It is important to note that hot flashes do occur (a warmth and redness of the face or body) and can be difficult to distinguish from real night sweats. There are many different causes of night sweats. To find the cause, a doctor must obtain a detailed description. Taking a medical history and order tests to decide which medical condition is responsible for night sweats.
What Causes Night Sweats in Women?
Night sweats can affect anyone but are most associated with people who have been given a female gender at birth. Hormonal changes related to reproductive hormones like estrogenic and progesterone can cause uncomfortable changes in your body temperature that make you feel too hot. Your body may respond with a hot flash (flush) to cool itself off, or you may sweat profusely (night sweats).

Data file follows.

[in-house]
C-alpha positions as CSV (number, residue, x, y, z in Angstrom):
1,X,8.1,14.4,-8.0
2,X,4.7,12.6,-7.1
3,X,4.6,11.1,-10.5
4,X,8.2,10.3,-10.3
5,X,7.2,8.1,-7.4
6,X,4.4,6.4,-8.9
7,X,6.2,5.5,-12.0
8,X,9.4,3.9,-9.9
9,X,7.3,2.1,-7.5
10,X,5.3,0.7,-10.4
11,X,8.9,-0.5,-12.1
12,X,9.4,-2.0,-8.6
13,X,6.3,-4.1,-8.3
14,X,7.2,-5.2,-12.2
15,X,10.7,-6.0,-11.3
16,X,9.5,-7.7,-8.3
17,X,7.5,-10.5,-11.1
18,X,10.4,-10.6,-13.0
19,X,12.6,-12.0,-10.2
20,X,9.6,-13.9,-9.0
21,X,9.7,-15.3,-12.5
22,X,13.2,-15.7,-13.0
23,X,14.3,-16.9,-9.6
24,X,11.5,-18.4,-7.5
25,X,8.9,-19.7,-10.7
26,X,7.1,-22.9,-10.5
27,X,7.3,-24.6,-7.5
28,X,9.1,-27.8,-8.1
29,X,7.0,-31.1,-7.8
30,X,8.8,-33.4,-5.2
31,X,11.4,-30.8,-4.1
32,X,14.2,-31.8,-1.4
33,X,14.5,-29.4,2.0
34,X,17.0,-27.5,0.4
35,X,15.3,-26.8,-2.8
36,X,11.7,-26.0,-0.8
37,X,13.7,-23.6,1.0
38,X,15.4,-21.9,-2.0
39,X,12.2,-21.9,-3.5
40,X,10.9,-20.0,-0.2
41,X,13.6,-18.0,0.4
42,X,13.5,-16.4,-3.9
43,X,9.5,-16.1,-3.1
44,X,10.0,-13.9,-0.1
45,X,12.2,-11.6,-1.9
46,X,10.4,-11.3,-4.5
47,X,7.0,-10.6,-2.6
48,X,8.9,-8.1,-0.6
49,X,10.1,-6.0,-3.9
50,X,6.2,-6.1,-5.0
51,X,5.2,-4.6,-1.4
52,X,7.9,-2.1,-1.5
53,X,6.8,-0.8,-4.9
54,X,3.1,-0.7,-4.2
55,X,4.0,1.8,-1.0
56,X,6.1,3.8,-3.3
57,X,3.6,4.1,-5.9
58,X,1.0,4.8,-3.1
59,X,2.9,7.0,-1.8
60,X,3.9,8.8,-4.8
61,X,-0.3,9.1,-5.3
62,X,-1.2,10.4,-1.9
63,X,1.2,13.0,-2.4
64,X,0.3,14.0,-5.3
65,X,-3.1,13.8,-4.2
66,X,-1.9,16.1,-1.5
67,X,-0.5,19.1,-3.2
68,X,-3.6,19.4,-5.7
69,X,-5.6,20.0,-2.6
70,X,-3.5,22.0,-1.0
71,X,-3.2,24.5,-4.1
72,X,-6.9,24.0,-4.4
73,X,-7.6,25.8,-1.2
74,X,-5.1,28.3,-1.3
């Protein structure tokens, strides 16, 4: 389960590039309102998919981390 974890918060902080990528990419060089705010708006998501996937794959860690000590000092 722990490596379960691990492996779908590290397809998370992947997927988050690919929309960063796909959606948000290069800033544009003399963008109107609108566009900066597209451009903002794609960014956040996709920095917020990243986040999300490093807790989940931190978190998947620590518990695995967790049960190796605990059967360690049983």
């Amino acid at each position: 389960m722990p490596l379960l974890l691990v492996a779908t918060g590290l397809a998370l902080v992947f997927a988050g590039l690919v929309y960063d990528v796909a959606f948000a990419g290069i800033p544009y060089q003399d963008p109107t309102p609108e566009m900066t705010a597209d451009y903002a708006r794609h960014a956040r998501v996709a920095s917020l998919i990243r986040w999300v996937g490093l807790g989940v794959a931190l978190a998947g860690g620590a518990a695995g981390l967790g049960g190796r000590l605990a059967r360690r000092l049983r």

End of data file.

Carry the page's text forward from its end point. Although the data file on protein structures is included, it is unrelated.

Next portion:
Perimenopause and Menopause
Night sweats are common during perimenopause and menopause. Menopause officially begins when you haven’t had a period for 12 consecutive months. The average age at diagnosis is 51 years. Perimenopause is the time preceding menopause. During perimenopause, your ovaries produce less estrogen, progesterone, and testosterone, and your periods become irregular. Perimenopause usually occurs between the ages of 40 and 50.
Changes in hormone levels during perimenopause and menopause are likely causing the hypothalamus (the part of the brain that controls body heat) to have trouble regulating body temperature regulated. Think of a fault in your body’s internal thermostat. You may feel sudden warmth or redness in your face, neck, and chest. In response, your body tries to cool itself down by sweating too much.
People with primary ovarian insufficiency (POI) can experience night sweats for similar reasons to those in perimenopause menopause. With POI, your ovaries stop producing estrogen before the age of 40.
Premenstrual Syndrome (Pms) or Premenstrual Dysphoria (Pmdd)